If tough, dried-out roast beef haunts you in your dreams, you know the importance of not overcooking meat. The more beef cooks, the less succulent it becomes; quality declines most quickly past medium, or an internal temperature of 145 degrees Fahrenheit. That's the temperature recommended by the U.S. Department of Agriculture, but for juicy, rare roast beef, you can't cook it that much. Keep a close eye on your roasting beef and remember your best ally -- a meat thermometer.
Rare roast beef registers a temperature of 120 F to 125 F. Reading the internal temperature with a meat thermometer provides certainty the meat is cooked precisely. Cooking times differ by a cut's thickness, oven performance and other considerations, so they're not as reliable for determining a roast's doneness as temperature readings.
Safety of Rare
Rare roast beef is generally safe because it's a solid cut, as opposed to ground or rolled meat. Bacteria lives on surface area, and the surface area of rare roast beef is adequately cooked, as the Manitoba Association of Home Economists explains. On the other hand, when meat is rolled or ground, surface area becomes incorporated throughout the meat.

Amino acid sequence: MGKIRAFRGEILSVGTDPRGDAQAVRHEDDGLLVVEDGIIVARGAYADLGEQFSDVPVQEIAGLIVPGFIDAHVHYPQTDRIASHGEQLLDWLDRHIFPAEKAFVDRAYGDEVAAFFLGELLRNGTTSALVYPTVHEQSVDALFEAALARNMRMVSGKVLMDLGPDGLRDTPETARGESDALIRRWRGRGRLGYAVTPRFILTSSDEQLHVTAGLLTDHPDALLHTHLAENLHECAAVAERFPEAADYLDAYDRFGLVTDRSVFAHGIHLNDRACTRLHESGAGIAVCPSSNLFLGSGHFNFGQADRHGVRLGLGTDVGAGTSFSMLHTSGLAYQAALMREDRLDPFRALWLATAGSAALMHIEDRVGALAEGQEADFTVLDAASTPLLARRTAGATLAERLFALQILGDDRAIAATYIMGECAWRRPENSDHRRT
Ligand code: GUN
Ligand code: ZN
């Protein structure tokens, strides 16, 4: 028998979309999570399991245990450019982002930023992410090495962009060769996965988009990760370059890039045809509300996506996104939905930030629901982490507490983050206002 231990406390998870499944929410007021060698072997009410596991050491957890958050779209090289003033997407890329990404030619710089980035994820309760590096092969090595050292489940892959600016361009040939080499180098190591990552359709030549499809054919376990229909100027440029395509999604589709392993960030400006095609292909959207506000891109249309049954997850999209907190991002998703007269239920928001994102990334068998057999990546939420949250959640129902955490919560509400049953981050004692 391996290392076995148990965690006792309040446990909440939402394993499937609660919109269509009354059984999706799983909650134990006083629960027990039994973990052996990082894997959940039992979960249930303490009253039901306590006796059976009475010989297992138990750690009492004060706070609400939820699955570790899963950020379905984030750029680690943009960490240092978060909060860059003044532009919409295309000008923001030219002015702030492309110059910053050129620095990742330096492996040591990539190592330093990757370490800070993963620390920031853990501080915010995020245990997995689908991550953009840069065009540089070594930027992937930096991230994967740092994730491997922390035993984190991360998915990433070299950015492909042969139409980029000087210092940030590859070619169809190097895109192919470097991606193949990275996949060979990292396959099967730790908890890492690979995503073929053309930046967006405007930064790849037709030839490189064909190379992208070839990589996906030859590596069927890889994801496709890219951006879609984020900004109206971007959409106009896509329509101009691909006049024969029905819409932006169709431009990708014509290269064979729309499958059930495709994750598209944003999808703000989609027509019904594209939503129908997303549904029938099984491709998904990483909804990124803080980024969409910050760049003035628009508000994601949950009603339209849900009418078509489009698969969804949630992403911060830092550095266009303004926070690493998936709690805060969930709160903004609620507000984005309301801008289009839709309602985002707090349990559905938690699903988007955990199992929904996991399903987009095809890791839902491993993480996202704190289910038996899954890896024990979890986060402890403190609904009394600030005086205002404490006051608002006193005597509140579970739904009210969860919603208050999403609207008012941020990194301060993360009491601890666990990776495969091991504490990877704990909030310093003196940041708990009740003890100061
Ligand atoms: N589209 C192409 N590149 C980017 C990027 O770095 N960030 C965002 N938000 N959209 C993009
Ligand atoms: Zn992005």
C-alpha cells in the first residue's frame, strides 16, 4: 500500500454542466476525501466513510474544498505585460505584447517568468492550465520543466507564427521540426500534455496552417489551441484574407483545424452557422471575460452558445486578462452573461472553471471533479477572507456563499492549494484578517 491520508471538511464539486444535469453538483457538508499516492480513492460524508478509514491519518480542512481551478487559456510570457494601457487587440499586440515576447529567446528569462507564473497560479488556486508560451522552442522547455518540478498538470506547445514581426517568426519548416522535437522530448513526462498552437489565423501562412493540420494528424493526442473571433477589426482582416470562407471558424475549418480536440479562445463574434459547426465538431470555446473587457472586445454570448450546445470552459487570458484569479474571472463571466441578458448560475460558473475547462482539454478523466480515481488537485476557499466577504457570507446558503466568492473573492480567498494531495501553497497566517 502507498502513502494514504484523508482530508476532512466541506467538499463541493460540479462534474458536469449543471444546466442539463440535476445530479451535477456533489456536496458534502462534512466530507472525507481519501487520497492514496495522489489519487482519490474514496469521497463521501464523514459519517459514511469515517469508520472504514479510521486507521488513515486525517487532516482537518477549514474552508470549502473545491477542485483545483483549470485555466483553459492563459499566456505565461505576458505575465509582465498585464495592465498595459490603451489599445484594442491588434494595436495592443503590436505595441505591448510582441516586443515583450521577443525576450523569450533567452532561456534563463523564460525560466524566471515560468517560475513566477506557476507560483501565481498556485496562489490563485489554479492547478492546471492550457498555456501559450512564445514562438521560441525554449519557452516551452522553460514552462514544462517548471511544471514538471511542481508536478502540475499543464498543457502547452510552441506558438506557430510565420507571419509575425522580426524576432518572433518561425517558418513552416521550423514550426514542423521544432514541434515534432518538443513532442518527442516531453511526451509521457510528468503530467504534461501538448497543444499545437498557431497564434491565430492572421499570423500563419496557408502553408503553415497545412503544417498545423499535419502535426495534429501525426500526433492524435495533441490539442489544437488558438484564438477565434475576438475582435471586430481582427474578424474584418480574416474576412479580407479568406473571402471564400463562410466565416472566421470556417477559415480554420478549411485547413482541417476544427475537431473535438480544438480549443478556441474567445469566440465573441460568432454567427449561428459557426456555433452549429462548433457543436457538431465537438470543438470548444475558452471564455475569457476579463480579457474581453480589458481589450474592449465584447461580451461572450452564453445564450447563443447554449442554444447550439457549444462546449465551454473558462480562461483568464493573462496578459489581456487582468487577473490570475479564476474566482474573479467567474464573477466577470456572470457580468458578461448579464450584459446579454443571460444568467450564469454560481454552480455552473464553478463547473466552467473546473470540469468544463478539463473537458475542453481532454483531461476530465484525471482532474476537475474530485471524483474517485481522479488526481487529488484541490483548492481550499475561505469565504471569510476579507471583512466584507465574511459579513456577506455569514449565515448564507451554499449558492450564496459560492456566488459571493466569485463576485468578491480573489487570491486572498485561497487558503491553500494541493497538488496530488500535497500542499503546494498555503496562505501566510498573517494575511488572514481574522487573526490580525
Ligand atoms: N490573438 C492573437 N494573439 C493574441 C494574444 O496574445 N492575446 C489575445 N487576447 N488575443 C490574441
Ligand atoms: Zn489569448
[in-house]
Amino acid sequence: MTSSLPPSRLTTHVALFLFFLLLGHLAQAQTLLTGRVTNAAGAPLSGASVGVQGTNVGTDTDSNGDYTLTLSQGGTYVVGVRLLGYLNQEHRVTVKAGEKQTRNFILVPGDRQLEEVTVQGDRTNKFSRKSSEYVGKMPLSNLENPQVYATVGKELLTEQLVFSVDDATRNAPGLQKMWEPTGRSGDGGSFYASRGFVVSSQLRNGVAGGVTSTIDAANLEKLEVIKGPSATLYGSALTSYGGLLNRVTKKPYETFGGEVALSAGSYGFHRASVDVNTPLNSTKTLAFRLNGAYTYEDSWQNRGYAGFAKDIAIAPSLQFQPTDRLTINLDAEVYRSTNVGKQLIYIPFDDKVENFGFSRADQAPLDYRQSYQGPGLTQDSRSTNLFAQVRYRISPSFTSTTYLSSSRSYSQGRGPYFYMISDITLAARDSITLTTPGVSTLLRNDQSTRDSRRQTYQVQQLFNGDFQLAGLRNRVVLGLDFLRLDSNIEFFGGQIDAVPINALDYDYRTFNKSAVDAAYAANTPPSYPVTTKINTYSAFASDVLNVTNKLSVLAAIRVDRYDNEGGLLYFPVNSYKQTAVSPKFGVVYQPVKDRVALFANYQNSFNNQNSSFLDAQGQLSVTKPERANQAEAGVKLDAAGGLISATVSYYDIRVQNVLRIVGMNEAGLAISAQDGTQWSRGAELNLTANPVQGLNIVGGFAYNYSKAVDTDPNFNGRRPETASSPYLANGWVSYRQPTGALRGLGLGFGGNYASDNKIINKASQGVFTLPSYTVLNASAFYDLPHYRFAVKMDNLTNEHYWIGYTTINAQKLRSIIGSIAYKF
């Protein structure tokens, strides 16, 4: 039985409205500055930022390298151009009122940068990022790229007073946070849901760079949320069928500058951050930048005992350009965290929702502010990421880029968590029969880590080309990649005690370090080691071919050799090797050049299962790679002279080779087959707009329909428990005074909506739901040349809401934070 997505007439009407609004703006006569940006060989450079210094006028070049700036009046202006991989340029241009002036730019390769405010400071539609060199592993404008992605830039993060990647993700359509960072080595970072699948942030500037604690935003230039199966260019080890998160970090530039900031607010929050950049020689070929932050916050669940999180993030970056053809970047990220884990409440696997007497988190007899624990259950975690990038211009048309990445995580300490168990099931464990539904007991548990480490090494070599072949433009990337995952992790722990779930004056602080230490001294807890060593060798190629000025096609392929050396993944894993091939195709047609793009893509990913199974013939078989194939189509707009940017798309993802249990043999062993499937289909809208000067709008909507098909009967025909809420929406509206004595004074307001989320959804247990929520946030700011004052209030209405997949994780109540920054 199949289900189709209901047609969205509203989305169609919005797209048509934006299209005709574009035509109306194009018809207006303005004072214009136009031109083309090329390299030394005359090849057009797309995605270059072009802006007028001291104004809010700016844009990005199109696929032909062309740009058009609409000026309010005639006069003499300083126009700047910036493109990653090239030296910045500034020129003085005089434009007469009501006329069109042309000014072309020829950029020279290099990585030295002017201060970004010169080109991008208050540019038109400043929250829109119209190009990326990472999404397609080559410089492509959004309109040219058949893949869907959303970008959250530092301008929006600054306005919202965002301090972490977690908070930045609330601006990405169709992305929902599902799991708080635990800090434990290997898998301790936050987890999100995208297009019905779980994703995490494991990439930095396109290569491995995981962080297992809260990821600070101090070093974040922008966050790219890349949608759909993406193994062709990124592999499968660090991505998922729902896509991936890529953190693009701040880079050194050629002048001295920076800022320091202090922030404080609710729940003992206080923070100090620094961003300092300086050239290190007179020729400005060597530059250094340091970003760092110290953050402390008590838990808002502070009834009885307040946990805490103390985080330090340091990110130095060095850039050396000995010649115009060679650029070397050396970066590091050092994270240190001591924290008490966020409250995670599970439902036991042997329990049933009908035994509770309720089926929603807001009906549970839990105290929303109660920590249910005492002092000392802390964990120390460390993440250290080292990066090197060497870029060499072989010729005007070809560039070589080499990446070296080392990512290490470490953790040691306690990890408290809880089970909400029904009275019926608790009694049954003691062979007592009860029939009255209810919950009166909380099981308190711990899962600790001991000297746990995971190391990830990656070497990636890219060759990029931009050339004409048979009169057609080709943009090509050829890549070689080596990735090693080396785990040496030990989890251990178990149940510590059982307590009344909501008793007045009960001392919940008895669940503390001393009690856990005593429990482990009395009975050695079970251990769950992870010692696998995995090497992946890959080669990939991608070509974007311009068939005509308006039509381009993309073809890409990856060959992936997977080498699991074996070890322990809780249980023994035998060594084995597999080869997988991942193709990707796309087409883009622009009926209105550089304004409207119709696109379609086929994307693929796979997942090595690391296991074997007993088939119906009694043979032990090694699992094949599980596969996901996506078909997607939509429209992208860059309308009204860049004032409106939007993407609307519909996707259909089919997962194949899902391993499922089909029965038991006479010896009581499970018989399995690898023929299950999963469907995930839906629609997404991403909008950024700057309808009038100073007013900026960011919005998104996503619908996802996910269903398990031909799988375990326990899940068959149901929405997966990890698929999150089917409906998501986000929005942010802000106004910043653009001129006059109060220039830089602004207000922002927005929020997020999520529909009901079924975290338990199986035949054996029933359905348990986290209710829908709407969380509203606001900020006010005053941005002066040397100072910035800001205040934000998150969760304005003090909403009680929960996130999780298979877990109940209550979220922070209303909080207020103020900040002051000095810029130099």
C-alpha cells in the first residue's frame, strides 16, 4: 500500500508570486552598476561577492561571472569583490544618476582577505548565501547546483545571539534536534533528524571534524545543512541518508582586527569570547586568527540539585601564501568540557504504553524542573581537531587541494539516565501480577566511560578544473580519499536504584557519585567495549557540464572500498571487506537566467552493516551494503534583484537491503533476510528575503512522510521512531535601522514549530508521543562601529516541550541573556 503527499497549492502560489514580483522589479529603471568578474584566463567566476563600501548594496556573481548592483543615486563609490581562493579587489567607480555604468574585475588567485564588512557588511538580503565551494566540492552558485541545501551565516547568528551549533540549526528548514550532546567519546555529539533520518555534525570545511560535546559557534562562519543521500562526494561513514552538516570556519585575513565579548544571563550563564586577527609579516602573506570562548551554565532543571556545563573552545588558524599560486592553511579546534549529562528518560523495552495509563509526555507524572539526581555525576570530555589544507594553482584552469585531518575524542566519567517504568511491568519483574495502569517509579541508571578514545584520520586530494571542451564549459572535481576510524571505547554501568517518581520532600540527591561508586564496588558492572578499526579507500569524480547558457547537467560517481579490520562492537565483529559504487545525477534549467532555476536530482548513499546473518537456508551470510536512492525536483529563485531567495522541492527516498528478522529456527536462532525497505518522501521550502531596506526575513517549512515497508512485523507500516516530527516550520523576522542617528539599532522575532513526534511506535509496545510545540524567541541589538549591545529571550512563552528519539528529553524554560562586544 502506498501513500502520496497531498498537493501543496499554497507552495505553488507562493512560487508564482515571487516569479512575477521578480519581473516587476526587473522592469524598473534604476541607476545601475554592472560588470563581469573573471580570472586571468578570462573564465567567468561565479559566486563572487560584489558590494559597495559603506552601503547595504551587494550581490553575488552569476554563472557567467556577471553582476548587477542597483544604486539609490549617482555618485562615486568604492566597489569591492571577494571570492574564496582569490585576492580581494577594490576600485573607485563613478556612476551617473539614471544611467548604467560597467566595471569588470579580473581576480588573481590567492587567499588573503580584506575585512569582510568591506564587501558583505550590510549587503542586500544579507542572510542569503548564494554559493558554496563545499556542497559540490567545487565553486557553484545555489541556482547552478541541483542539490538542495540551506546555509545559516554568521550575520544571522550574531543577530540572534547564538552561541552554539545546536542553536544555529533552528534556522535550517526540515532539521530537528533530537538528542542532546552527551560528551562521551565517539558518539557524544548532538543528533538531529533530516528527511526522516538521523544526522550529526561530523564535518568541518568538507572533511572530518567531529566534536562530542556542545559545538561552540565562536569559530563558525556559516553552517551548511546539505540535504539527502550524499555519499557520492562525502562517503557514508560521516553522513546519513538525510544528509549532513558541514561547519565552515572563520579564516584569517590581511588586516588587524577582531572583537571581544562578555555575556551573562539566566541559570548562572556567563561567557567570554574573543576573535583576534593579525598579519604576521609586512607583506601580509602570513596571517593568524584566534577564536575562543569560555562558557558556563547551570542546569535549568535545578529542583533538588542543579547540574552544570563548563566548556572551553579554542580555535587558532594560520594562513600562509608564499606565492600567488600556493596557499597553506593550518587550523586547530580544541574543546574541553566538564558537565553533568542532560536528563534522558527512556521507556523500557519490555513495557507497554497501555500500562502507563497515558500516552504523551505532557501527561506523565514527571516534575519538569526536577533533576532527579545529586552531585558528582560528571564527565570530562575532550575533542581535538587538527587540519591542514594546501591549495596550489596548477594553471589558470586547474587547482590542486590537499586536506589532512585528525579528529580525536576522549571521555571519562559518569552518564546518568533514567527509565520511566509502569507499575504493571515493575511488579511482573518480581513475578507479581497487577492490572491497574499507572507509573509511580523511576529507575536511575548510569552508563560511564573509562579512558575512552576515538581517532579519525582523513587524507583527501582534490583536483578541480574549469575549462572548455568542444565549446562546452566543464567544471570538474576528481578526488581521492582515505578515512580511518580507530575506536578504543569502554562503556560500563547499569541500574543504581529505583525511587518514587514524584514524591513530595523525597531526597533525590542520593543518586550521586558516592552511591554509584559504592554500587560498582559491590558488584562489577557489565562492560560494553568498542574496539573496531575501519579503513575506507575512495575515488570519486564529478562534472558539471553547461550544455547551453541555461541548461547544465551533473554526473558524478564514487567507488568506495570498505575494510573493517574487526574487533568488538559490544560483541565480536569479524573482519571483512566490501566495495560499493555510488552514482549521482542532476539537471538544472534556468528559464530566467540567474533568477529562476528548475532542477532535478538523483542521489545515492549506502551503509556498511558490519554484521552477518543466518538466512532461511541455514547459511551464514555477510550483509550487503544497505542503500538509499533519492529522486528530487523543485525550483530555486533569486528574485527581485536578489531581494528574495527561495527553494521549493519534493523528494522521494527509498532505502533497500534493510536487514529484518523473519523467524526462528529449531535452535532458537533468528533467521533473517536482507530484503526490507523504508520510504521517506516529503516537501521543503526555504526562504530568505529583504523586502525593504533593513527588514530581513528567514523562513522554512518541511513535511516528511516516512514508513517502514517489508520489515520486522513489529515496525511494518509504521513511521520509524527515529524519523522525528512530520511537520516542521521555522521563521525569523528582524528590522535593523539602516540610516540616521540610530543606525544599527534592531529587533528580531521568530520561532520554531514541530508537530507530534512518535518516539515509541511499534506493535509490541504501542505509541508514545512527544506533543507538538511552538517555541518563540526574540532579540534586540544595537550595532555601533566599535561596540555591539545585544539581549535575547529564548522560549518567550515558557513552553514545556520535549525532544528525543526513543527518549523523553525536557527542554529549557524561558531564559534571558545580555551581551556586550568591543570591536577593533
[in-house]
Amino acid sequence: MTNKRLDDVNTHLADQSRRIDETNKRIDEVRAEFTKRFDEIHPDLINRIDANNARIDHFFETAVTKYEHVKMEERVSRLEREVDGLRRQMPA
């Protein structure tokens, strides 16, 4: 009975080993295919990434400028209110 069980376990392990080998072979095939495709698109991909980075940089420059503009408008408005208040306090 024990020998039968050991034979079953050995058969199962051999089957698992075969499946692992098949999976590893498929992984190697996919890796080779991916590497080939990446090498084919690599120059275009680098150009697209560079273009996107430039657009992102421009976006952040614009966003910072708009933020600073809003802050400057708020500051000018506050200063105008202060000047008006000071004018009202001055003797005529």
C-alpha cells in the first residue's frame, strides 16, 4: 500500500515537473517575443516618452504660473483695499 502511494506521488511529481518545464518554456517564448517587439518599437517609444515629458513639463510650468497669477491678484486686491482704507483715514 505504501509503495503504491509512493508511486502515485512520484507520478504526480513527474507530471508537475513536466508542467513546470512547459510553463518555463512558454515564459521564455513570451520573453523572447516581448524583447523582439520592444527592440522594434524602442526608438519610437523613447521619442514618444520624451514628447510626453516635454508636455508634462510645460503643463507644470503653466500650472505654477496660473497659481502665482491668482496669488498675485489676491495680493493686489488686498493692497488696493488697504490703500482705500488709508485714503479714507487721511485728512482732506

Remember to Rest
Rest roast beef for 10 minutes after cooking so juices released from muscle fibers can be reabsorbed. This prevents them from bleeding out when the meat is sliced. The internal temperature of beef rises during resting. The thicker the cut, the more the temperature climbs. A roast rises from 5 to 15 degrees, so it should come out of the oven before it hits 120 F to not surpass rare.
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